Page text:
When buying a business or looking at a business for sale the acronym SAV stands for “stock at valuation” this refers to the price or value placed on the stock held at that business at a given time. Ensure you pay a fair and accurate price for the stock of a business by understanding SAV and avoiding the common pitfalls.
What does SAV mean? “ Stock at Valuation”
When buying a business or looking at a business for sale the acronym SAV stands for "stock at valuation" this refers to the price or value placed on the stock held at that business at a given time.
The stock value is not included in the asking price and is typically valued just prior to the sale of the business. The final sale price a buyer must pay to the vendor will be adjusted after the stock value has been calculated, that being Asking Price + SAV.
A retail store has an asking price of $200,000 + SAV. The stocktake indicates $200,000 worth of unsold stock. The final sale price would be $400,000.
Why is SAV valued separately?
Solid trading history, goodwill and future potential are clear indicators of a good business to buy and determine the likely value of a business for sale. Buyers primarily focus on financial metrics to determine the valuation of a business including revenue, profit, overheads, operating expenses and margins.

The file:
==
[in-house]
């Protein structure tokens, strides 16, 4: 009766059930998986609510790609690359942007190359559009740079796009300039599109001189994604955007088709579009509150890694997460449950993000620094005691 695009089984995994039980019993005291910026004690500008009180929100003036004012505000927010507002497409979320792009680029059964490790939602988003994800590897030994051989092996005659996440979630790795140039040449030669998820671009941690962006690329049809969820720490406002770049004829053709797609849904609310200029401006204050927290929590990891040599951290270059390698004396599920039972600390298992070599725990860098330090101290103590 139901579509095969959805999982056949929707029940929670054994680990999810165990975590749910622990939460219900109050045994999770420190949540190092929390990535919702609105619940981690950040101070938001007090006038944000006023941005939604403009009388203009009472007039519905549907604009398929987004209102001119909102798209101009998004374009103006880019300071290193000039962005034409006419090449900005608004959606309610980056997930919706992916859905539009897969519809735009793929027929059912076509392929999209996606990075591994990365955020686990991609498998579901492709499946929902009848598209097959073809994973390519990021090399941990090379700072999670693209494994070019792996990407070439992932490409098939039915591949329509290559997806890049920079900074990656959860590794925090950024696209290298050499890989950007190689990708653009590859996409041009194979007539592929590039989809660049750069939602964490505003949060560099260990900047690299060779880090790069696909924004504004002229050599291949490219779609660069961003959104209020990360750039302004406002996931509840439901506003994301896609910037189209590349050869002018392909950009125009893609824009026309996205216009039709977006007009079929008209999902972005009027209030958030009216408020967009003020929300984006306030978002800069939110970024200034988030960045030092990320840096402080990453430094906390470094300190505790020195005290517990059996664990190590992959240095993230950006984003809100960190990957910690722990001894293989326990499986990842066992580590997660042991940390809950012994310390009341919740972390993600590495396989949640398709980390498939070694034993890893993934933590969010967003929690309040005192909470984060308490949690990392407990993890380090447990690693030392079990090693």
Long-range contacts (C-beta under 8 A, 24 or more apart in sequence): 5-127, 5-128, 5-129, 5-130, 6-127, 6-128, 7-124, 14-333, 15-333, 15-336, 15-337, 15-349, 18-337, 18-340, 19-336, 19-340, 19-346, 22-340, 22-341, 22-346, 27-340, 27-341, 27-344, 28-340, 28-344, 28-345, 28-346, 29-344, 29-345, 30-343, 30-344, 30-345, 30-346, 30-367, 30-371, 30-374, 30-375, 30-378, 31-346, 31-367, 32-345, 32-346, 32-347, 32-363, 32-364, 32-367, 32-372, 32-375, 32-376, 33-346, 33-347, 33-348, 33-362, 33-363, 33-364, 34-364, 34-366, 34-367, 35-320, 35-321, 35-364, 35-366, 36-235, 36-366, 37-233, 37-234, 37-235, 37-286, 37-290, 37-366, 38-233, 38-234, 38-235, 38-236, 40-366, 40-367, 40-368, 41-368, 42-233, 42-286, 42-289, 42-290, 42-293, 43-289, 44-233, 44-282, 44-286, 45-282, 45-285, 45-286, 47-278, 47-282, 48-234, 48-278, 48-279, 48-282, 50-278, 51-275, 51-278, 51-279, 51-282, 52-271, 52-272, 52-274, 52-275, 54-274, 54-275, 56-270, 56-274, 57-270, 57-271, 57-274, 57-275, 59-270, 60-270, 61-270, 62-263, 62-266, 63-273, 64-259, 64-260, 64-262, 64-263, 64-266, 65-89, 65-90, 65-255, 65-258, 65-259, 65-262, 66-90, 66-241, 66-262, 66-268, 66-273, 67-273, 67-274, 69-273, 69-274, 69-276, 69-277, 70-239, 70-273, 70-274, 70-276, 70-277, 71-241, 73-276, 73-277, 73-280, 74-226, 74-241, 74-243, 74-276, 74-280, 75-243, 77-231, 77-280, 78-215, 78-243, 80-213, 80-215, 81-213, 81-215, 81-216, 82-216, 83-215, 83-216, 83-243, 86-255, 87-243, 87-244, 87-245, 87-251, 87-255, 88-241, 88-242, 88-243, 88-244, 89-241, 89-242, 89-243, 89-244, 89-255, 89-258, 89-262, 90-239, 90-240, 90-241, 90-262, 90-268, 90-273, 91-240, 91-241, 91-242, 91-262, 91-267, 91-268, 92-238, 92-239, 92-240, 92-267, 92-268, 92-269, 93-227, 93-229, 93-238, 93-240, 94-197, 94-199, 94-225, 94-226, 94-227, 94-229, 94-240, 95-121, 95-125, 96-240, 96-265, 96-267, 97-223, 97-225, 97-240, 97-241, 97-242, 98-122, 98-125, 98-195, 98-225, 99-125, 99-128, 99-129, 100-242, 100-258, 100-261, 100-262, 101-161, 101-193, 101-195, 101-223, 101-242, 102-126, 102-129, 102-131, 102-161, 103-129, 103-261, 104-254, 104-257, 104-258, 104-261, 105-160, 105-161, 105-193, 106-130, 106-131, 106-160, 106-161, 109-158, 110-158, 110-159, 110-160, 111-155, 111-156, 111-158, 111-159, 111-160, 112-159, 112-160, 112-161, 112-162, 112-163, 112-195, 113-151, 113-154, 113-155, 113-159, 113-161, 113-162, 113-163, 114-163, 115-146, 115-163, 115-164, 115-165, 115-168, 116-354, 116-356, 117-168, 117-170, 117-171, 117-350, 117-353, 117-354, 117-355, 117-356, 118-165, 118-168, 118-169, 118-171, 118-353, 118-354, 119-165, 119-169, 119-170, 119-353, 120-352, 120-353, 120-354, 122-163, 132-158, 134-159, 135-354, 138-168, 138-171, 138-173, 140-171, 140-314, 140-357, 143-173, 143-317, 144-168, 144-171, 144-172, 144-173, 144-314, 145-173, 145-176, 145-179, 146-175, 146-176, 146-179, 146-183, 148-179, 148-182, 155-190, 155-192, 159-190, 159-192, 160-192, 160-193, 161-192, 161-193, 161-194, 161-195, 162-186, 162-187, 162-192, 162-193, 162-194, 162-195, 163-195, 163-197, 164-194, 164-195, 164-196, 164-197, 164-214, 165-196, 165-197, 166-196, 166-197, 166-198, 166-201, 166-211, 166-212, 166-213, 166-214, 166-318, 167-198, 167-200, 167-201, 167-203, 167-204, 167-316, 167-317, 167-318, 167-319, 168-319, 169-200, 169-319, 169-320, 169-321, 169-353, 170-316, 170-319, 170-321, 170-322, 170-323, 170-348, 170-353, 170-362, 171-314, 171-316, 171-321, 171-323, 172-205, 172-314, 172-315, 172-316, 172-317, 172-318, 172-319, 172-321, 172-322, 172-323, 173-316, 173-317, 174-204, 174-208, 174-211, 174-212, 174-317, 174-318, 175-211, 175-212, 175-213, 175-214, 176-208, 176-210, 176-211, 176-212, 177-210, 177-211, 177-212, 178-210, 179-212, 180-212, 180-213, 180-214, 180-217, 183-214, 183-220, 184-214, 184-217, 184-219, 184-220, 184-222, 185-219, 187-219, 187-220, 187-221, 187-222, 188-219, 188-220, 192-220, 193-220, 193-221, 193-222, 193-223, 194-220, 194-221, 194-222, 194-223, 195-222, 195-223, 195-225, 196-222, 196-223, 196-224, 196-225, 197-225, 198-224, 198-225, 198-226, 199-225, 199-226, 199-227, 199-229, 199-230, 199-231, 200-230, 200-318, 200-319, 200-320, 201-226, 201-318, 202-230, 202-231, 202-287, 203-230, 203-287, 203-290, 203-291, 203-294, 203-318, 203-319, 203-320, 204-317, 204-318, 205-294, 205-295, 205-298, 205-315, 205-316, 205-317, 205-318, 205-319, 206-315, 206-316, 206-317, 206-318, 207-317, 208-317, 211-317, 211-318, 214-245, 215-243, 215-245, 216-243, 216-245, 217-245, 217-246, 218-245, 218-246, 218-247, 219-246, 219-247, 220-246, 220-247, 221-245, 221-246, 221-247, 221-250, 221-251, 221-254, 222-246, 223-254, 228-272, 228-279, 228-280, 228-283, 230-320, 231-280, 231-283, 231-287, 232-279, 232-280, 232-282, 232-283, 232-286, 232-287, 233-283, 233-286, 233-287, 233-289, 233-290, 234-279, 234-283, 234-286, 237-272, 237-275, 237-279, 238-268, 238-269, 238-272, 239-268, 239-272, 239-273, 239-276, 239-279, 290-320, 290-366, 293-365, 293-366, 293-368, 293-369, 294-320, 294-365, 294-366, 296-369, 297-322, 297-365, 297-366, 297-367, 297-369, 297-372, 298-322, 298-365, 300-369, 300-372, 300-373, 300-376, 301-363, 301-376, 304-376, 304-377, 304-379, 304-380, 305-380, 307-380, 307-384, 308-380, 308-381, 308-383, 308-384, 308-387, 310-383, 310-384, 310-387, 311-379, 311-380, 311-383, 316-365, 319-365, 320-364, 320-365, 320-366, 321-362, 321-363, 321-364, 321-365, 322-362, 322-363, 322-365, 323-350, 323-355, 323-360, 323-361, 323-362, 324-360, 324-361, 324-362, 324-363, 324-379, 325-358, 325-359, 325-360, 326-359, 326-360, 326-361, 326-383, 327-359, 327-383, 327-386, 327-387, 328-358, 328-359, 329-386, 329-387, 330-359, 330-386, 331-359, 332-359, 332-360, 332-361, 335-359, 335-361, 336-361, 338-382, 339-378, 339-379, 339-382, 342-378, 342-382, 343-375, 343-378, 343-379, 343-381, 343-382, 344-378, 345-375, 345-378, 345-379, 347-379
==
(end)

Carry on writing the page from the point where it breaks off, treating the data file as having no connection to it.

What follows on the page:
Whilst stock levels don't add to a businesses overall value they do offer insight into the health of a business and its operations. Stock levels are determined by a range of variables and are dependent on circumstances including type of business, products, quantities, space required, overall demand and seasonality for example a winter clothing store would require more stock in the winter months.
Timing is another reason stock at valuation is separated from the asking price. Timing plays a large role in what value can be attributed to the stock at any one time, hence the exact value will depend on the timing of the business transfer. For example, in demand stock from a clothing store would differ in value to left over stock from last season, or the SAV of perishable items would be determined by expiry or sell by dates of the goods.
Who places a value on that stock?
Ideally an Independent Valuer who specialises in SAV will undertake the stocktake. The value of the stock is not based upon the selling price but the cost price inclusive of freight charges. Cost price refers to the price paid for the items from wholesalers, manufacturers or suppliers.
Should you pay cost price for those items diminishing in value?
No - don’t pay for outdated or unsaleable stock. It is important to set the parameters for the stocktake process to ensure stock bought is saleable. The resale value of any stock is determined by the useable/sell by date, if their value is diminishing then a figure based on depreciation will be calculated. Saleability of stock will be determined prior to stocktake or an agreement between the two parties during.
When buying a business, know exactly what you're buying! Stock must be monitored accordingly to understand the true performance of a business. Be wary of a sudden decline in stock levels as it may indicate a business liquidating stock to demonstrate a higher profit. SAV must take into account what the new owner can sell that stock for, it is critical to time it right to avoid overpaying for out of date items and unsaleable stock.
Ensure you pay a fair and accurate price for the stock of a business by understanding Stock at Valuation (SAV) and avoiding the traps and common pitfalls.